The stainless steel trigger is nicely curved and is double action only. Reset happens when the trigger is all the way forward. There is almost no slack. The resetting trigger is very smooth and easily managed at 7.5 lbs. The surprisingly small recoil spring means that retracting the slide is easier than standard compact/micro 9mm's, which brings up an important point when you are charging the chamber with a live round-retract the slide FULLY to the rear.

Remember that the Bullpup 9's reverse feed pulls the cartridges from the rear. You will need to pull the slide all the way back, and I mean all the way, to feed the first round. Reaching over the top of the slide in a Hollywood style charging technique is going to result in jamming the gun. You need to use the original charging method for semi-automatics to get the first round set up correctly-using the thumb and index finger in a "slingshot" grip, pulling the slide all the way back and letting it go, making sure you do not inhibit the slides forward motion. This is a good practice for operating any semi-auto.

The chamber of the Bullpup 9 features a large viewing port to make sure you have a chambered a live cartridge and that you didn't short stroke the slide when charging. I also found during live firing that charging the pistol by releasing the slide from lockback will not properly insure the first round is chambered. The lever serves only as a chamber inspection device.

At the range I fired the Bullpup with two rounds from the approved list, which currently consists of 31 practice and defensive rounds, and one which wasn't approved at that time-Winchester's "white box" 147 grain FMJ ammo. The other rounds I had on hand from the current approved list were the American Eagle 124 FMJ load and SIG Sauer's 124 grain Crown Elite JHP self-defense loads.

This is a very comfortable pistol to shoot! Firing at 30 feet two hand standing, I was able to obtain six-shot groups in the 1.5 to 2 inch range with the various loads. Feeding and cycling was flawless with all the rounds tested. However I did initially experience some light hammer strikes. At the 50 round point I added a drop of oil to the firing pin channel, which immediately fixed the problem, and the pistol fired through the 100 round mark without further issues. It appears that a short break in time was needed in addition to the drop of oil, and I have been comfortable with daily carry of the Bullpup 9.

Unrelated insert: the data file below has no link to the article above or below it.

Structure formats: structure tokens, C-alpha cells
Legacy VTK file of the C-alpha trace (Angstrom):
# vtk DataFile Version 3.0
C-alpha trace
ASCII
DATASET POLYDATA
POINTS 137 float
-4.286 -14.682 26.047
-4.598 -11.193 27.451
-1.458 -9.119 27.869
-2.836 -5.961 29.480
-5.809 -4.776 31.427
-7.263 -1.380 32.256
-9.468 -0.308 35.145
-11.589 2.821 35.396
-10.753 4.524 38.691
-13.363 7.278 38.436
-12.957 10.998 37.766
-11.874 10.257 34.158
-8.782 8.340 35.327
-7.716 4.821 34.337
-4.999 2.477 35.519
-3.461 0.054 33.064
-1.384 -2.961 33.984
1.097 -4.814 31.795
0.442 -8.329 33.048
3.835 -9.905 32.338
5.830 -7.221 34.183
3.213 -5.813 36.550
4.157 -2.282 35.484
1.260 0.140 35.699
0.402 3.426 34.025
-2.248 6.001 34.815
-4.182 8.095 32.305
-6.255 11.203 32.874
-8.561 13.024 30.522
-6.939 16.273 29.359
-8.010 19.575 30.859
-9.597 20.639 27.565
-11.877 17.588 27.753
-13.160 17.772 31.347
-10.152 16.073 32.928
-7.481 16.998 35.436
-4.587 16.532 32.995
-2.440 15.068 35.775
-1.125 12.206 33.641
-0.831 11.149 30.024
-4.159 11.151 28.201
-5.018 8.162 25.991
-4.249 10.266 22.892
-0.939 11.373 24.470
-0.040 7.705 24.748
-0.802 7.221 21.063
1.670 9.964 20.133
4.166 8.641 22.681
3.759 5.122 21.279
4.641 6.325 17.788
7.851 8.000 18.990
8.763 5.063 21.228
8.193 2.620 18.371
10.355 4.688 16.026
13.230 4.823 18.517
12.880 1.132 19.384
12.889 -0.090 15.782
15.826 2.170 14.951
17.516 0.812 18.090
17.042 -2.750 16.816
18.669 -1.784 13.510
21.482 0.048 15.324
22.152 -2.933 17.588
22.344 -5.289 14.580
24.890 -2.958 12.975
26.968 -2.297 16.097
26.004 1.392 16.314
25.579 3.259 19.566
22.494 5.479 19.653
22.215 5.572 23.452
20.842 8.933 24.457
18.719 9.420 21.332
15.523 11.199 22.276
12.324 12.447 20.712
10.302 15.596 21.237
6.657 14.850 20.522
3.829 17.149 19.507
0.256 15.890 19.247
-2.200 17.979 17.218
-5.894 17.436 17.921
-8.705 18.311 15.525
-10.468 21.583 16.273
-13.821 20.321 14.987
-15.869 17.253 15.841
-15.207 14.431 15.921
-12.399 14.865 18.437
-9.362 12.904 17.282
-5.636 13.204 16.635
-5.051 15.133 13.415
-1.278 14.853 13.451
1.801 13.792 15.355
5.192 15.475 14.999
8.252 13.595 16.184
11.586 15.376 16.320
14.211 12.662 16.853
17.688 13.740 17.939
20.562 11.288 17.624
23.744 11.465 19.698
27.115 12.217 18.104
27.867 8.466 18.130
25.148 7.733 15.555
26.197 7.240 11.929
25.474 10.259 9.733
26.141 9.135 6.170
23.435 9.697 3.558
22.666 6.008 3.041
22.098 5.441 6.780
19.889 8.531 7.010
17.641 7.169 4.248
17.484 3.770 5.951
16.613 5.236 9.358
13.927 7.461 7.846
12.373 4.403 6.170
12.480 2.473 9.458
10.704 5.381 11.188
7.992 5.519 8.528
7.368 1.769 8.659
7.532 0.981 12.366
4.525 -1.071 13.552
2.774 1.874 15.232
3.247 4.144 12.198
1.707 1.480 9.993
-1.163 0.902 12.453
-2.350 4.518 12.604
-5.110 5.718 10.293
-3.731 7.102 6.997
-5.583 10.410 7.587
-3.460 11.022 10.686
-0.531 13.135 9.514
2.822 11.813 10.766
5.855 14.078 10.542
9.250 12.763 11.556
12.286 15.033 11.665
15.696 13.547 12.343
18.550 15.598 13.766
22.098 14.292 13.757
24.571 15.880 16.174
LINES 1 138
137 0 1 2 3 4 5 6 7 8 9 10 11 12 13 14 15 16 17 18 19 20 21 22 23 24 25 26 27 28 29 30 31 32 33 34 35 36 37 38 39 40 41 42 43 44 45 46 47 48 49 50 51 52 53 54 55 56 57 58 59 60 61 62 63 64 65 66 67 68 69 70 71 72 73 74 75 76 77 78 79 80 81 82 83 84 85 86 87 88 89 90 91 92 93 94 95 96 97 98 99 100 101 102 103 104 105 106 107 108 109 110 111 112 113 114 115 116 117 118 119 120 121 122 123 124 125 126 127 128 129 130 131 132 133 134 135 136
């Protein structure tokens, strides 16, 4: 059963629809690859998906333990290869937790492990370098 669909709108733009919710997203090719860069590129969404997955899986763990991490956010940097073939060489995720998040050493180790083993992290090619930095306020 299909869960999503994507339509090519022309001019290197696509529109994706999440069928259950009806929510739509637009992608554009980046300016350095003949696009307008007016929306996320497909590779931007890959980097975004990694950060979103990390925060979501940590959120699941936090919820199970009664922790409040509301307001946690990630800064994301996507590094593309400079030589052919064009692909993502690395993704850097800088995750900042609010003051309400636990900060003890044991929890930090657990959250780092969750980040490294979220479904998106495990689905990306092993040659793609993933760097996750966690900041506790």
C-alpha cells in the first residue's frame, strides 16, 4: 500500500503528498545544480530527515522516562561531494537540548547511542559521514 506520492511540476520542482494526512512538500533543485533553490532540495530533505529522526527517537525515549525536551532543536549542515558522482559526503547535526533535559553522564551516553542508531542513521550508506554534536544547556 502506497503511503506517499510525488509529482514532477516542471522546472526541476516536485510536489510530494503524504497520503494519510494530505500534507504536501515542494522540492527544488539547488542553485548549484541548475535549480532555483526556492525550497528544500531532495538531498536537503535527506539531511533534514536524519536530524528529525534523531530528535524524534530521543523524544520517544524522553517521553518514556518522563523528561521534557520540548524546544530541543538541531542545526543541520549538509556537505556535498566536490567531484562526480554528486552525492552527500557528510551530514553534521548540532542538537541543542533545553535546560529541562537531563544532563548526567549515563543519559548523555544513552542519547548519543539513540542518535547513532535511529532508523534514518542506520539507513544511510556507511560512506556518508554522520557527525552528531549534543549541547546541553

I brought along a SCCY 9mm pistol to compare ballistics. The SCCY 9mm has an OAL of 5.7 inches with a barrel length of 3.1 inches. I ran the velocity of the Sig Elite 124 grain V-Crown over my chronograph at 15 feet in both guns. Velocity from the SCCY averaged 1048 FPS and 302 FPE. Velocity from the Bullpup 9 averaged 1094 FPS and 330 FPE-an additional boost of 28 foot pounds from a gun that is .6 inches shorter overall than the similar sized SCCY. I will take all the extra KE I can get.

Bond Arms was able to improve the interior workings of the Bullpup 9 over the original XR-9 by eliminating the need for a special anti-seize grease, which was troublesome. Just as importantly they were able to reduce the MSRP from $1349 for the original Boberg XR-9 down to $977 for the Bullpup 9-a savings of $372!

You won't see the Bullpup 9 on the Vance Outdoors shelves just yet, but you can order one from Bond Arms to be transferred to you by Vance's. There is a lot more information about the Bond Bullpup 9 on the Bond Arms website including informational videos and a computer animation that shows how he pistol cycles. If you are looking for a distinctly different carry pistol which wring's out the most ballistic potential possible from the 9mm cartridge, consider the Bond Arms Bullpup 9.